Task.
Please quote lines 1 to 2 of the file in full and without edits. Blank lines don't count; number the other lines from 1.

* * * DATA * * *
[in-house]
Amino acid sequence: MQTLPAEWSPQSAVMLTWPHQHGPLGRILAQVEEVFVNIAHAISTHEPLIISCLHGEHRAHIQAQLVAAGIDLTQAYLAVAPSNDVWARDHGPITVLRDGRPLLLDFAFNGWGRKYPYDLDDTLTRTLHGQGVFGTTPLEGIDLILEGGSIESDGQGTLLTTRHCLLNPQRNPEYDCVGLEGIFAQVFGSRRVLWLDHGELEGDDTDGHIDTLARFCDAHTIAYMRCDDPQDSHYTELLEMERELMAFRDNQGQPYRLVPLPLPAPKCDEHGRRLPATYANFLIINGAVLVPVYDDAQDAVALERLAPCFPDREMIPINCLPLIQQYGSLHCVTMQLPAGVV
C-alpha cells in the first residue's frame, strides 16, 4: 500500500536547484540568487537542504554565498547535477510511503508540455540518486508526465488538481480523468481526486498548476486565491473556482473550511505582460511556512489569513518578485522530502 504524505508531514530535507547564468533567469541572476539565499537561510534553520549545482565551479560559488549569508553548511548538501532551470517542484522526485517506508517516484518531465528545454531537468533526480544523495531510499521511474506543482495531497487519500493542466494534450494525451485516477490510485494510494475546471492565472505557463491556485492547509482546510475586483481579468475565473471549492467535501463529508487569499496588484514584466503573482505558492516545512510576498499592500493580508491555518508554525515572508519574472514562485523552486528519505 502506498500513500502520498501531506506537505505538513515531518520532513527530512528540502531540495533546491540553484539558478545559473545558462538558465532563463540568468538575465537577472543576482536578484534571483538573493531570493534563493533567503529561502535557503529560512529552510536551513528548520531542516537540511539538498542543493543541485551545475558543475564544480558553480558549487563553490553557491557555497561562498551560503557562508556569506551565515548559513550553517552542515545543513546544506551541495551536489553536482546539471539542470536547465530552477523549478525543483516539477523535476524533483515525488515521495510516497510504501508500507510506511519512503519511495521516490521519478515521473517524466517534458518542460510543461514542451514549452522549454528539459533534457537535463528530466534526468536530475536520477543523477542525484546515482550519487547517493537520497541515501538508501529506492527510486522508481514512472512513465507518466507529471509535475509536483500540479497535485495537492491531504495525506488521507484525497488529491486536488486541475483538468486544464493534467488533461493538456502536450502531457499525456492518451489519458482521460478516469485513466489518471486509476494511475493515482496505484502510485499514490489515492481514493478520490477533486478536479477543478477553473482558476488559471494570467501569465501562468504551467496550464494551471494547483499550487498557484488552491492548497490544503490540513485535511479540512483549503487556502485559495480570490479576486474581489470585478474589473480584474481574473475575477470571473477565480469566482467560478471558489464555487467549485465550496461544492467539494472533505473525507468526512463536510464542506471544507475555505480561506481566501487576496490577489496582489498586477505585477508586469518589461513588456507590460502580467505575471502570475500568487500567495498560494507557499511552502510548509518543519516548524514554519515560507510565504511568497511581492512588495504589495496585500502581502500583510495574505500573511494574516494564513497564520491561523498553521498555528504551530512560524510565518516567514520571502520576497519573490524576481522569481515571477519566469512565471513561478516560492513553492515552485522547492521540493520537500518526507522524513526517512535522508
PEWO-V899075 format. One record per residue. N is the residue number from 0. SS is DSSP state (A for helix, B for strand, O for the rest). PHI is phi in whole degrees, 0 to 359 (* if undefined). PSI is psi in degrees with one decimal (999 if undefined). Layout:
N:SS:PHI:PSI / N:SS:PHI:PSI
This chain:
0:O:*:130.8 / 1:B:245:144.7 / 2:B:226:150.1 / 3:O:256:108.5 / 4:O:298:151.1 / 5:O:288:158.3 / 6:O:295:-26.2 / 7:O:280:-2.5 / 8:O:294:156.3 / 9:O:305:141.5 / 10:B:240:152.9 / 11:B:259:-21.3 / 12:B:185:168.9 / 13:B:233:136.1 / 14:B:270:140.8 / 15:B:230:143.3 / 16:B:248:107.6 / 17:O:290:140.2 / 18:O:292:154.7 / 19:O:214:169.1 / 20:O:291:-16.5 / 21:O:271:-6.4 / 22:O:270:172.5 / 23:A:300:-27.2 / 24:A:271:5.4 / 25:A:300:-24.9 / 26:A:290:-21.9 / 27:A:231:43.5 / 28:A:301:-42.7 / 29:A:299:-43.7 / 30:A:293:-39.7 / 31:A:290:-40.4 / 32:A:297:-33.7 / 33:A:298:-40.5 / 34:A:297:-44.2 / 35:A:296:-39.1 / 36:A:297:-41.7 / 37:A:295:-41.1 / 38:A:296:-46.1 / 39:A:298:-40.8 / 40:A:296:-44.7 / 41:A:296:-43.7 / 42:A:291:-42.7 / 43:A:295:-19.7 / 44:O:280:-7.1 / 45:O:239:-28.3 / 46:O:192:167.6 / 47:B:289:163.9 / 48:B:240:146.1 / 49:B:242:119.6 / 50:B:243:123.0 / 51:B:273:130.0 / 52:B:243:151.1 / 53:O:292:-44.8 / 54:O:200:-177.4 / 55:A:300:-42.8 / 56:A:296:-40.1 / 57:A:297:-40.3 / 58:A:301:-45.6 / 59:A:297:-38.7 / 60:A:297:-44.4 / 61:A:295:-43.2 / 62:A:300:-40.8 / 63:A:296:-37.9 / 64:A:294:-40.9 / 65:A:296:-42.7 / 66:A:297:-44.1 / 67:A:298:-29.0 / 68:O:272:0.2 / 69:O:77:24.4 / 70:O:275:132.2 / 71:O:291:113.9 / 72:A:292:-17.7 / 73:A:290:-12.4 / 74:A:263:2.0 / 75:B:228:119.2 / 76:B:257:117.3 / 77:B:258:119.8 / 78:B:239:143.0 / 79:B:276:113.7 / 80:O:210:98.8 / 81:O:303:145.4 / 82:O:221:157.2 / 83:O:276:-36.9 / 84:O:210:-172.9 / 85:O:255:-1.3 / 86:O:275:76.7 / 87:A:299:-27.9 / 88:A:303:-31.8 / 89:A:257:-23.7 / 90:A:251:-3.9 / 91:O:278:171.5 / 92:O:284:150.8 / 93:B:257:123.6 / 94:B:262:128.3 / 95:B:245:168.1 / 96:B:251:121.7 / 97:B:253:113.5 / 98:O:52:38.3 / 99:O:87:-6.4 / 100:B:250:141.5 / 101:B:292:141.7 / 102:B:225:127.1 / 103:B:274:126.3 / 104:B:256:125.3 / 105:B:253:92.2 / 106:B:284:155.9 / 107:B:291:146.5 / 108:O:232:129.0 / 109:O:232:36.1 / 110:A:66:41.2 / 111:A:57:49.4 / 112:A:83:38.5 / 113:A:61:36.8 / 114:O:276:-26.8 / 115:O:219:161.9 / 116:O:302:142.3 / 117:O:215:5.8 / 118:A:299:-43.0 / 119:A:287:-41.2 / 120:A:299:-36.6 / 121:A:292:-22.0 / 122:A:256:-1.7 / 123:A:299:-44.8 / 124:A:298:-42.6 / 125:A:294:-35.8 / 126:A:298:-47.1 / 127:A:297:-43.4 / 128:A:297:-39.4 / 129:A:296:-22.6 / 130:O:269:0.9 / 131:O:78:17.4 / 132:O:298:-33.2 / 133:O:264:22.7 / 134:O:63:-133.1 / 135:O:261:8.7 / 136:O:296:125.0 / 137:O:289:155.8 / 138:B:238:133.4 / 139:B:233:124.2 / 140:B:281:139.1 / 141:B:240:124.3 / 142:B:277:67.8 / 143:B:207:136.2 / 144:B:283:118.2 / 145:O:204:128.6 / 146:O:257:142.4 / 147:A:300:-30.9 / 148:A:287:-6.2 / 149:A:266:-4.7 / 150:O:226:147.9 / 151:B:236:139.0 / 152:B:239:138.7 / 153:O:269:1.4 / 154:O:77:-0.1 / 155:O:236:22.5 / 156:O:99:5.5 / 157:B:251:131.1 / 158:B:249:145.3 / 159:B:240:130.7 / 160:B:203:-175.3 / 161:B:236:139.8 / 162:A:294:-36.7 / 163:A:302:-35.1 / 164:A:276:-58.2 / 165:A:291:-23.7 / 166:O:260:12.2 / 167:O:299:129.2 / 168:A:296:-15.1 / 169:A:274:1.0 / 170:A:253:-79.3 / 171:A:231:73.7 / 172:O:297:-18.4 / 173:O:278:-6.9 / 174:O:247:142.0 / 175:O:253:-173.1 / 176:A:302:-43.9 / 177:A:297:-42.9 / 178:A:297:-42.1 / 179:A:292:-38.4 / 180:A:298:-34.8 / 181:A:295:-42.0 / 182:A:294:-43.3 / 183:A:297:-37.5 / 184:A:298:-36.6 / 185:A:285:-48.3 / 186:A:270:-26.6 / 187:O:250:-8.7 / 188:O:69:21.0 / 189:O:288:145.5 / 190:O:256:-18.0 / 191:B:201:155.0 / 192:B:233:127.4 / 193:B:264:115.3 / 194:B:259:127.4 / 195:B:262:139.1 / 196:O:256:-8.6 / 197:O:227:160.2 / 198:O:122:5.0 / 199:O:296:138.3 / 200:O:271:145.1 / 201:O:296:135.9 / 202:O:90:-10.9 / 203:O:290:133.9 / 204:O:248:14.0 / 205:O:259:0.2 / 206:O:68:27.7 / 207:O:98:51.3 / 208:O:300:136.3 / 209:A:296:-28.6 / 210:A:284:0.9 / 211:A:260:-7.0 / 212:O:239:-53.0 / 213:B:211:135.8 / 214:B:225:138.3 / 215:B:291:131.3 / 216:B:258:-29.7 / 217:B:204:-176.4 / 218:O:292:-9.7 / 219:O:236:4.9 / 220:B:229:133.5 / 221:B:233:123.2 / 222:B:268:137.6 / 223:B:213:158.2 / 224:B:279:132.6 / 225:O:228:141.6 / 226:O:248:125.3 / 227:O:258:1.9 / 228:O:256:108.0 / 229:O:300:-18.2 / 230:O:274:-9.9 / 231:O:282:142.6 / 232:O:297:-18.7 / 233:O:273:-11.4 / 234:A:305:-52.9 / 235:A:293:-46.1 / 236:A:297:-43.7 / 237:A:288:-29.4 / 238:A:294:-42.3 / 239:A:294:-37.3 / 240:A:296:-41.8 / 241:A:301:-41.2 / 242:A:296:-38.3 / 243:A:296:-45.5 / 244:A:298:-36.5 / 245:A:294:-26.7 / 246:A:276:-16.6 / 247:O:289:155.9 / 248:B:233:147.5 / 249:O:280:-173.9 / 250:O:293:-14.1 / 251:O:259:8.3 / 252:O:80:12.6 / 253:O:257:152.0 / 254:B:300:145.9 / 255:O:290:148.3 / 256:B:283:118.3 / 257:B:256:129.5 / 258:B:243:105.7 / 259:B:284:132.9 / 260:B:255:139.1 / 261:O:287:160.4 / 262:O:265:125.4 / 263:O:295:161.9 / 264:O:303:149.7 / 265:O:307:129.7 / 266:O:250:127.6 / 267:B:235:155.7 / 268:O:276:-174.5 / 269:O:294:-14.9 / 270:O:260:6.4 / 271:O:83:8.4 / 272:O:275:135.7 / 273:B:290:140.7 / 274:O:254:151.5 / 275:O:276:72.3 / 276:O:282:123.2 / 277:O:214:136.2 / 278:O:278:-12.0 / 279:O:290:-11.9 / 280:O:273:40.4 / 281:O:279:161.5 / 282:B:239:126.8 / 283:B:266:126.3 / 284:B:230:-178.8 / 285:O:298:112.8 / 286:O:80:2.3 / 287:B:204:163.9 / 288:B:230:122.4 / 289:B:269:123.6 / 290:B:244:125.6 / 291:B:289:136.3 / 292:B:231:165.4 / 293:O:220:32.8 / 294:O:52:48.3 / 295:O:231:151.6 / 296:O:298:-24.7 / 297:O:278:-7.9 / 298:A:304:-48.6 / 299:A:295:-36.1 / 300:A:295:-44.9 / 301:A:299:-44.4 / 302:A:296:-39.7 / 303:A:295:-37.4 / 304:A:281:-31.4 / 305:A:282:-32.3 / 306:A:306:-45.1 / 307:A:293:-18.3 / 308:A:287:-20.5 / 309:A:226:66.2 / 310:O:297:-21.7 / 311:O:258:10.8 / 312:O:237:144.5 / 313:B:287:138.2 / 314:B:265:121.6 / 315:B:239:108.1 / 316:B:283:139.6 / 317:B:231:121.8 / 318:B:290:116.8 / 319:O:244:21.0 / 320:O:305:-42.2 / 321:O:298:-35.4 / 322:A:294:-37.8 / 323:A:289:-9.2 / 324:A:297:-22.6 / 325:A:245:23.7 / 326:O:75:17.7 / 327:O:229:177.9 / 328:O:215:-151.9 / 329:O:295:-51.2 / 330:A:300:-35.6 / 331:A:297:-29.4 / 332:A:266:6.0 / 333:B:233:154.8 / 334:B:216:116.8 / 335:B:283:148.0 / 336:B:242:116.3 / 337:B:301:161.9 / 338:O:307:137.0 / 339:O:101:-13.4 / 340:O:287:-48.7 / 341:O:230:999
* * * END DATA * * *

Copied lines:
[in-house]
Amino acid sequence: MQTLPAEWSPQSAVMLTWPHQHGPLGRILAQVEEVFVNIAHAISTHEPLIISCLHGEHRAHIQAQLVAAGIDLTQAYLAVAPSNDVWARDHGPITVLRDGRPLLLDFAFNGWGRKYPYDLDDTLTRTLHGQGVFGTTPLEGIDLILEGGSIESDGQGTLLTTRHCLLNPQRNPEYDCVGLEGIFAQVFGSRRVLWLDHGELEGDDTDGHIDTLARFCDAHTIAYMRCDDPQDSHYTELLEMERELMAFRDNQGQPYRLVPLPLPAPKCDEHGRRLPATYANFLIINGAVLVPVYDDAQDAVALERLAPCFPDREMIPINCLPLIQQYGSLHCVTMQLPAGVV